ADVERTISEMENT
ADVERTISEMENT

Biosafety accidents on the rise

On the heels of linkurl:recent revelations;http://www.the-scientist.com/news/display/53626/ of unreported accidents in Texas university labs and breaches of safety regulations at the University of Wisconsin, an AP article today linkurl:reports;http://www.washingtonpost.com/wp-dyn/content/article/2007/10/02/AR2007100200158.html on mishaps at biosafety labs across the country. More than 100 such incidents have occurred since 2003, and some were not reported as required, according to the article.

Alla Katsnelson
On the heels of linkurl:recent revelations;http://www.the-scientist.com/news/display/53626/ of unreported accidents in Texas university labs and breaches of safety regulations at the University of Wisconsin, an AP article today linkurl:reports;http://www.washingtonpost.com/wp-dyn/content/article/2007/10/02/AR2007100200158.html on mishaps at biosafety labs across the country. More than 100 such incidents have occurred since 2003, and some were not reported as required, according to the article. With a recent surge in the numbers of biolabs, safety snafus appear to be on the rise. In 2007 so far, labs reported 36 "accidents and lost shipments" -- double the number of incidents that were reported in 2004. Accidents included bites from infected animals, spills and leaks and unaccounted-for infected rodents. In one case, a sample of plague bacteria was shipped to the Armed Forces Institute of Pathology in Washington, DC, but went missing and was later traced to Belgium. The article is based on the news agency's review of "confidential reports submitted...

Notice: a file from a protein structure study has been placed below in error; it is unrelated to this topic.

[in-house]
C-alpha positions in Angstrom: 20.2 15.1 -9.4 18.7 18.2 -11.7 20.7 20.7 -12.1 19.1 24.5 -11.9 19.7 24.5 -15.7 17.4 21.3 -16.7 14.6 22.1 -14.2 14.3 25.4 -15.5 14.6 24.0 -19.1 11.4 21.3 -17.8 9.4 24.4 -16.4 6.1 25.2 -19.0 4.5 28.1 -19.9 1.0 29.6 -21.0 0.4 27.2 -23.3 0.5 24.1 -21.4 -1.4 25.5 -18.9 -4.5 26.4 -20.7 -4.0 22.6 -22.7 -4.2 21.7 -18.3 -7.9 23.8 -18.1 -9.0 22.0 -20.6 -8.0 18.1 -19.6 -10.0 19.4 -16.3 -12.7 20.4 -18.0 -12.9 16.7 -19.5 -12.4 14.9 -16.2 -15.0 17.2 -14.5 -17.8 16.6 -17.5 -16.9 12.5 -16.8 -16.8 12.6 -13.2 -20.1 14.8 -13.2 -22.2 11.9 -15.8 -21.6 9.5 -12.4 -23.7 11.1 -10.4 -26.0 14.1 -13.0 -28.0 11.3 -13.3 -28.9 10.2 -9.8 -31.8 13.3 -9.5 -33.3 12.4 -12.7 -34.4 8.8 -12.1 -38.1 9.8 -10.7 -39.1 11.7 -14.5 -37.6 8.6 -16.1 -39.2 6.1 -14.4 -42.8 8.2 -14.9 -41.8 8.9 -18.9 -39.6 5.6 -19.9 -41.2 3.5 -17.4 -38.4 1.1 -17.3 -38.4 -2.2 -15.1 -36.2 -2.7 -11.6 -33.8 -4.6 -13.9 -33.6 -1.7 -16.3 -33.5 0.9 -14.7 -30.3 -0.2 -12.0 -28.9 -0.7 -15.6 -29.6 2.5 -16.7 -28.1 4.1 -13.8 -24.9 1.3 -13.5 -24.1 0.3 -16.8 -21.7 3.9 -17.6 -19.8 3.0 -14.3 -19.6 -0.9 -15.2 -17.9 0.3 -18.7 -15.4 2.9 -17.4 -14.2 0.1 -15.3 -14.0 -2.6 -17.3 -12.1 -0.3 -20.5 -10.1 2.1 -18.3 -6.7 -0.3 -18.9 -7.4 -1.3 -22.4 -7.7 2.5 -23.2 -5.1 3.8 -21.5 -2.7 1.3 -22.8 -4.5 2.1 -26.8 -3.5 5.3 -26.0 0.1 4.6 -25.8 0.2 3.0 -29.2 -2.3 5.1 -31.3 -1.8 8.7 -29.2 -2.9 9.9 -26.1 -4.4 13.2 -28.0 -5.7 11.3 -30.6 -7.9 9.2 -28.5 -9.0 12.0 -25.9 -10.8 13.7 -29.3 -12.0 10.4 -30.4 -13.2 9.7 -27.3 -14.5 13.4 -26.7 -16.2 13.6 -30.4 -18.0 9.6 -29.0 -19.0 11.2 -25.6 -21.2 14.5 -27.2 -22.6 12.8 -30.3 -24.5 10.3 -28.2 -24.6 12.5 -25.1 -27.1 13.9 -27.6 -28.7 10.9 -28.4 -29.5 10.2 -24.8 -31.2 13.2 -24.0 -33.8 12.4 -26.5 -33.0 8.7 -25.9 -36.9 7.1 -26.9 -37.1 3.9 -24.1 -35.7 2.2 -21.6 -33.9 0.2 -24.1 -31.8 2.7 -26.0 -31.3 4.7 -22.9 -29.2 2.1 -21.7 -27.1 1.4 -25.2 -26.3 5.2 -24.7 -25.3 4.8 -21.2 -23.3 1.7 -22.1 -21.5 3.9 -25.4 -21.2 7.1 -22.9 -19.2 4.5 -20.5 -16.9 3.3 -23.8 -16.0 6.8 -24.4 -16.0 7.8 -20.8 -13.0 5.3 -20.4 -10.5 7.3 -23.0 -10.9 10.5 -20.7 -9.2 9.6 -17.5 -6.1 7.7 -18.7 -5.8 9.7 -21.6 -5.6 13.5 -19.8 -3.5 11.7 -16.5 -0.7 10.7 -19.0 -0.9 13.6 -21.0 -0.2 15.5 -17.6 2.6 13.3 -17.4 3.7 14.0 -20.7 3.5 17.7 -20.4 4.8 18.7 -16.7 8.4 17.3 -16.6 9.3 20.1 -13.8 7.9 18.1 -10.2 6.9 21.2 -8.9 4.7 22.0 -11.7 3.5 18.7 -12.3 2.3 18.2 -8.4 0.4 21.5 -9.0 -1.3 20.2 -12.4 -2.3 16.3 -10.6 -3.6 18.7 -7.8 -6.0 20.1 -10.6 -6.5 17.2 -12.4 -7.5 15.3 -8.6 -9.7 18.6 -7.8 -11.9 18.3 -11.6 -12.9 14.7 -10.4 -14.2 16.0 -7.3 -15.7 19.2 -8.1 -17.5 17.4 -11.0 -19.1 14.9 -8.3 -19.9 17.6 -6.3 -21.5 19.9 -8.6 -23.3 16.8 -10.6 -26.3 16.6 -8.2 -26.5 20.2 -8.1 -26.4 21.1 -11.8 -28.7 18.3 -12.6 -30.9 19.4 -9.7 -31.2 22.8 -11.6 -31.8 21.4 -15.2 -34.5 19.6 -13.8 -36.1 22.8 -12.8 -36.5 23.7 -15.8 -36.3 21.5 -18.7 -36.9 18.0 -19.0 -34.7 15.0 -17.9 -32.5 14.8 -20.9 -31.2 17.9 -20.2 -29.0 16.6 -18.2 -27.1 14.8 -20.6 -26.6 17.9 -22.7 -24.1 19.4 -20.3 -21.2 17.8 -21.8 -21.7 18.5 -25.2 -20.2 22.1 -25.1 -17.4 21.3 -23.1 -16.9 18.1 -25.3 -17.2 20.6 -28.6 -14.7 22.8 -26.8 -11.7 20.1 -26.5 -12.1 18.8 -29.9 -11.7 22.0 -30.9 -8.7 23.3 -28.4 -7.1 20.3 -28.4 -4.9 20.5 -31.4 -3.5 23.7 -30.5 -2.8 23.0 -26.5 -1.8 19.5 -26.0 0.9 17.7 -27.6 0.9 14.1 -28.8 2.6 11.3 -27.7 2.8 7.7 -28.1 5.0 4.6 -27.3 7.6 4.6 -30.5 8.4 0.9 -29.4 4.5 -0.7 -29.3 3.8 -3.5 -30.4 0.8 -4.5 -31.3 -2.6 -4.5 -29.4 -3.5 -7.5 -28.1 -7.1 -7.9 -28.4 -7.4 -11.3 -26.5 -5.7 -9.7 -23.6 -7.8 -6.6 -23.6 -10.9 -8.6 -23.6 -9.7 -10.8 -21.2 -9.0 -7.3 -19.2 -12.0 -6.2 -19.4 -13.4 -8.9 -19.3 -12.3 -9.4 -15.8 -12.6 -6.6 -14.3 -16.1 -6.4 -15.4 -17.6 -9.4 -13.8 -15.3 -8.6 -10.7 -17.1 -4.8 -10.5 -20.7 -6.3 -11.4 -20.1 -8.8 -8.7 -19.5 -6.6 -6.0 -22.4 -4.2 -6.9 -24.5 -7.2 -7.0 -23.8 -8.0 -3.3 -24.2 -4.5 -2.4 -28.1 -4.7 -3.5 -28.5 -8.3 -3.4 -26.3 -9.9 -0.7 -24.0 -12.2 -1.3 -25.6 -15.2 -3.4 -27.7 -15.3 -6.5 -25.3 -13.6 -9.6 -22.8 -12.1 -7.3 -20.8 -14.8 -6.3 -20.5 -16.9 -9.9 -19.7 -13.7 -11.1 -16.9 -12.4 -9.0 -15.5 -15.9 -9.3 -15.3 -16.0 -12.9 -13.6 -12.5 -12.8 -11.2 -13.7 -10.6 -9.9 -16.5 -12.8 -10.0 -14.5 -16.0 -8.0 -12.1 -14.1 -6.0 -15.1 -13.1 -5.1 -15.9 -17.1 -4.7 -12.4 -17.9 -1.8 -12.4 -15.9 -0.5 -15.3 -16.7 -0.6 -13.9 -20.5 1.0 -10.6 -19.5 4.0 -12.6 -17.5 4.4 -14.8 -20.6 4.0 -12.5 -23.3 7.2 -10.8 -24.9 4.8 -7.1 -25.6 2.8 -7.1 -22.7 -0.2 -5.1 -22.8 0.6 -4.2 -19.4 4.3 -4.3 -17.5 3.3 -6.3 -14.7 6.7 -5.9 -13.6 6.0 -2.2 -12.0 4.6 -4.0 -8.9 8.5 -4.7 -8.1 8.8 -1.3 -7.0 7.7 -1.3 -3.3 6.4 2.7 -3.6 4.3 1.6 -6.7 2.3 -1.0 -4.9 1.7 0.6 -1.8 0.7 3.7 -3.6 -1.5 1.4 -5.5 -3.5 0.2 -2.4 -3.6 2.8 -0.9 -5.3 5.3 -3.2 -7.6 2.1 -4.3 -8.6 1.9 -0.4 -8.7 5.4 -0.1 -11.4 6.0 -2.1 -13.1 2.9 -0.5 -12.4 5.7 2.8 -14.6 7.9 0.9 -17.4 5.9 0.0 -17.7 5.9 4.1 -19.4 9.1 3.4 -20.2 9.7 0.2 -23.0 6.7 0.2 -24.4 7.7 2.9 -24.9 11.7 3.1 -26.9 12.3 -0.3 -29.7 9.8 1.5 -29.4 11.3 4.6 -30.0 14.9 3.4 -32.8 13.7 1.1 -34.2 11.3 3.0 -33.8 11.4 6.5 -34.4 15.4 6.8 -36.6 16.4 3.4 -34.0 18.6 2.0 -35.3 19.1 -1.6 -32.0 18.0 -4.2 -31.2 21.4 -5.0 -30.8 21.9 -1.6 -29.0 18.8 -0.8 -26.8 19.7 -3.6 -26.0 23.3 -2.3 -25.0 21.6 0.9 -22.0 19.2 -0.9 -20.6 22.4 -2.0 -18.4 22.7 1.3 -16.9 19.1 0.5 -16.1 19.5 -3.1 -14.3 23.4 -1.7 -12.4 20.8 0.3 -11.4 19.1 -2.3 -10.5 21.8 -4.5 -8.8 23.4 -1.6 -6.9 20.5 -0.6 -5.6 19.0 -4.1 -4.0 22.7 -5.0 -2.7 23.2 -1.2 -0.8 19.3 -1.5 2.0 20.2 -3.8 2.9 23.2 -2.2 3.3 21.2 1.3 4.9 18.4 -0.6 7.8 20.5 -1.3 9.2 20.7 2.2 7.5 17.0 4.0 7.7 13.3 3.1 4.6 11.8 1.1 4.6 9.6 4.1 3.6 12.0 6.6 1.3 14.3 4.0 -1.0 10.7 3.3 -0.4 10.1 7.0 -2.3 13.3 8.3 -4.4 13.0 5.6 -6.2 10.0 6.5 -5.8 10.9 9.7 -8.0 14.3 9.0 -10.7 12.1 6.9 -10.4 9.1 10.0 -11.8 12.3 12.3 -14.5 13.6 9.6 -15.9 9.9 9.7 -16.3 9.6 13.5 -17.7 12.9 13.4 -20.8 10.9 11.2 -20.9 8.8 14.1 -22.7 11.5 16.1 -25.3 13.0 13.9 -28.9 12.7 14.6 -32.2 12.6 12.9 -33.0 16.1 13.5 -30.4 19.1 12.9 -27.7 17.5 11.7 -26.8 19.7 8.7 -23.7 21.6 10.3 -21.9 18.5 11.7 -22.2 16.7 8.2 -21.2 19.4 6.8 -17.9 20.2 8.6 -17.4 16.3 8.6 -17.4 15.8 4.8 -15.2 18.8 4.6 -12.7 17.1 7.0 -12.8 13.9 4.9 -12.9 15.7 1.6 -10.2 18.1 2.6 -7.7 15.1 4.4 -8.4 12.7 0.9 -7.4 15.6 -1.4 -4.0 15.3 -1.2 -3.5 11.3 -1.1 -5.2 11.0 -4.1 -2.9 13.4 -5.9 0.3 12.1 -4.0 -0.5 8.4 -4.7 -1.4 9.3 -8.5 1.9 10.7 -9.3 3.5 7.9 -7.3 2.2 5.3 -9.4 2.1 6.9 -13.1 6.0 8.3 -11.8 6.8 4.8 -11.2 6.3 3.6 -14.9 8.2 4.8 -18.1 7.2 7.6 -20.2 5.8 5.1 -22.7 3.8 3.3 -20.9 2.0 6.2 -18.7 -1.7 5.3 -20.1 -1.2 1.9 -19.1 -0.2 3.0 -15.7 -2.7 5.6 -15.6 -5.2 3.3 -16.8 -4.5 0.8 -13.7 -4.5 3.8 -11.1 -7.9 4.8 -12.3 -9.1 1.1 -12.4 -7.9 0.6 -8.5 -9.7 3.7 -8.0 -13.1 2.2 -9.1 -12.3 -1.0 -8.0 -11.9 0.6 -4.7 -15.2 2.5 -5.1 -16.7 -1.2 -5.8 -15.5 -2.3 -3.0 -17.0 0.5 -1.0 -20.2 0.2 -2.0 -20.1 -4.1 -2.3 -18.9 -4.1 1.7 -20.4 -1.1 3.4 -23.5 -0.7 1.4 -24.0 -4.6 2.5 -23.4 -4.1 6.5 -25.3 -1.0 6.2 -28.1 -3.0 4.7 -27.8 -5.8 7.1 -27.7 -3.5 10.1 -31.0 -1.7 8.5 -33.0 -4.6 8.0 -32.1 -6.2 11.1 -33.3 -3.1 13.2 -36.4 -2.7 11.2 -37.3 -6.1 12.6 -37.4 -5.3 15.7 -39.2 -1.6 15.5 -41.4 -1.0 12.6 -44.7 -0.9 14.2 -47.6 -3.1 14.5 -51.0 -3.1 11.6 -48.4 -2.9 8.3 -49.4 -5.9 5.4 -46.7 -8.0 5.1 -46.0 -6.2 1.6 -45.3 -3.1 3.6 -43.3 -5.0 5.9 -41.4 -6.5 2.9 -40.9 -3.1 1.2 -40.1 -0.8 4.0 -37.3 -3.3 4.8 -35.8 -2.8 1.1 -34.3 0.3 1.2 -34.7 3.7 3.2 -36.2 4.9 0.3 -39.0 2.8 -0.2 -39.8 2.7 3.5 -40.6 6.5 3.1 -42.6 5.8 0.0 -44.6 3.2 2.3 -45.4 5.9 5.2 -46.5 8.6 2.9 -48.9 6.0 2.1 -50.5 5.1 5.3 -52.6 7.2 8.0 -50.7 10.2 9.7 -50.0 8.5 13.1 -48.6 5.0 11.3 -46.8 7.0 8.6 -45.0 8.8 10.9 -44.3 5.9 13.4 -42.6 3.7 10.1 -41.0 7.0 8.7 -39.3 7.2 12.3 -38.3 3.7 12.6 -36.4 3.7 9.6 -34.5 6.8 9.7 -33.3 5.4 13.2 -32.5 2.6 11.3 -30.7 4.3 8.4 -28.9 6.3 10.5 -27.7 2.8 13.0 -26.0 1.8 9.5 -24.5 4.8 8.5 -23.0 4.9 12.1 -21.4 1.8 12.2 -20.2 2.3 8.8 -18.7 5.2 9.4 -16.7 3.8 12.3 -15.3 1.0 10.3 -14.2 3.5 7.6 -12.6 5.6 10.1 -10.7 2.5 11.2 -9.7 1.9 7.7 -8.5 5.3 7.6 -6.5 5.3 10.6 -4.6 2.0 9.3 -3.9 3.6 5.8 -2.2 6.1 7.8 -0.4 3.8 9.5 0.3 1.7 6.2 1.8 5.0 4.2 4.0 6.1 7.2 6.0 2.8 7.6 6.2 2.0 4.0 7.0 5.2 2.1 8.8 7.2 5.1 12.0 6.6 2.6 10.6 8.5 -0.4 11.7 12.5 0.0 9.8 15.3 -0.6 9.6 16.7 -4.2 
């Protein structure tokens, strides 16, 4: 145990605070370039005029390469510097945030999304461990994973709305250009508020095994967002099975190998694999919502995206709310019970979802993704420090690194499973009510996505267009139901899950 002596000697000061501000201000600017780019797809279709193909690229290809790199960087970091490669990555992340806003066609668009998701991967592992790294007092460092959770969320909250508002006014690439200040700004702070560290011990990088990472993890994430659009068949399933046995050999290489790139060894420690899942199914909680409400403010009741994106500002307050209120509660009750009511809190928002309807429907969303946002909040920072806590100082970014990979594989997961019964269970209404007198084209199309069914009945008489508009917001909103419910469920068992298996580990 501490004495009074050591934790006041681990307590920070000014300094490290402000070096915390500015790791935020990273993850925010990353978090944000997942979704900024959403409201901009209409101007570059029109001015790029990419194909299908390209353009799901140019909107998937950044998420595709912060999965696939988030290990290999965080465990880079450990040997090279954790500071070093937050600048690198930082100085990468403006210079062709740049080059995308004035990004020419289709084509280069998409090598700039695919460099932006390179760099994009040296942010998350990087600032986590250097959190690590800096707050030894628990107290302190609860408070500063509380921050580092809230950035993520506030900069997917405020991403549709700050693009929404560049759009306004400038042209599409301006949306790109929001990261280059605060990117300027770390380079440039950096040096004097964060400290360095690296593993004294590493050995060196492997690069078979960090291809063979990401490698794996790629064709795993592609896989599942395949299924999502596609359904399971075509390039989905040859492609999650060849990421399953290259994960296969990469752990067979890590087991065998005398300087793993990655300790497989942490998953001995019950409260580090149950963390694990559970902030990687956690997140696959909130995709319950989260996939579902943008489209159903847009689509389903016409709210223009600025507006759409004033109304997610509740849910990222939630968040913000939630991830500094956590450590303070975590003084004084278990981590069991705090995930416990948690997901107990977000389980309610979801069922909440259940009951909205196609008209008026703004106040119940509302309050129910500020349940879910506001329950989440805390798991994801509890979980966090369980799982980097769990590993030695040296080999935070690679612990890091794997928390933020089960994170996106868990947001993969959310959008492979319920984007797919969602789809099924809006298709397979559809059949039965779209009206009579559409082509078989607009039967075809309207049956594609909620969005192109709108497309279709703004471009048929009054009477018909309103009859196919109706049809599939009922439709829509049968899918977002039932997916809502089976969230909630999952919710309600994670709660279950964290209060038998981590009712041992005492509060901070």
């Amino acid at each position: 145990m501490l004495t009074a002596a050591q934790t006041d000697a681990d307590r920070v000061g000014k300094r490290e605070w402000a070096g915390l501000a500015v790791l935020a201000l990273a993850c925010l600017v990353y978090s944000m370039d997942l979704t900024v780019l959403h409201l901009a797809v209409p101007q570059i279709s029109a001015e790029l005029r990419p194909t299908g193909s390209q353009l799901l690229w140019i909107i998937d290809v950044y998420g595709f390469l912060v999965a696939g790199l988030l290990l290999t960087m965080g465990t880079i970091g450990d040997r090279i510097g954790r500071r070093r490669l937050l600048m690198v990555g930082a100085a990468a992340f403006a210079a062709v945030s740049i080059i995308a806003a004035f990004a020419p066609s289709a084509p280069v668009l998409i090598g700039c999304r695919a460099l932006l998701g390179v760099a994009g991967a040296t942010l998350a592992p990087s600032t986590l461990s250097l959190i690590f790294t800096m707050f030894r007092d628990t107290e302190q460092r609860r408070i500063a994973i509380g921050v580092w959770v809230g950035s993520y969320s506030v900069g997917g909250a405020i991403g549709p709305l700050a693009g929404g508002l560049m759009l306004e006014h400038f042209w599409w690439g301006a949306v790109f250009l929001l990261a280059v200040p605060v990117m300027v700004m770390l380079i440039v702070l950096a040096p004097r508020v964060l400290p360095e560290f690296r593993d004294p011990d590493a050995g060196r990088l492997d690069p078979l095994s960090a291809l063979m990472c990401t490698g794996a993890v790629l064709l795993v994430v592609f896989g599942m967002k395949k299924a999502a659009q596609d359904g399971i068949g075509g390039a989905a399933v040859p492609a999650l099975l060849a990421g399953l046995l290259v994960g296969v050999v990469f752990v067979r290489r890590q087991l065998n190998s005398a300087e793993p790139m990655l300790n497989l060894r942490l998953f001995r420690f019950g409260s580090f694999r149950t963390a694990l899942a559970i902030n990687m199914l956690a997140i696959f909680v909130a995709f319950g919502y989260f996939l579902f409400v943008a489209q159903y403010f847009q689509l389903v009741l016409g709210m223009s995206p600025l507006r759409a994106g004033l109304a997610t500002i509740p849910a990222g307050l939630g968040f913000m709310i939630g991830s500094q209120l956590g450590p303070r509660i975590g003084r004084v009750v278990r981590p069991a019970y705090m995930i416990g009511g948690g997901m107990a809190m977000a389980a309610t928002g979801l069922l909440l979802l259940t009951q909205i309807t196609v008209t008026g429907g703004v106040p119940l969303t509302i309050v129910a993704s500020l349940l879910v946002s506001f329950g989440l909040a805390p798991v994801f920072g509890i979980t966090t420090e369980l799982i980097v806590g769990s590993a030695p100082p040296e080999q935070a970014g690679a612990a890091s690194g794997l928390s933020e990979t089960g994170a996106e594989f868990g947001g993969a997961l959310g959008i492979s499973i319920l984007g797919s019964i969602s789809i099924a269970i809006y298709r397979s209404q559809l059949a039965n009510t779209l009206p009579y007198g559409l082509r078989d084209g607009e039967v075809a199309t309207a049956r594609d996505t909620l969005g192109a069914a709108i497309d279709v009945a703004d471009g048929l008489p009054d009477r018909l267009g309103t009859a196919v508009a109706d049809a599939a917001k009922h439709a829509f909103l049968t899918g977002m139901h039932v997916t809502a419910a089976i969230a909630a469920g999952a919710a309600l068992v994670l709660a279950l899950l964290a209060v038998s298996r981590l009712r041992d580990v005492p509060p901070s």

Interested in reading more?

Become a Member of

Receive full access to more than 35 years of archives, as well as TS Digest, digital editions of The Scientist, feature stories, and much more!
Already a member?
ADVERTISEMENT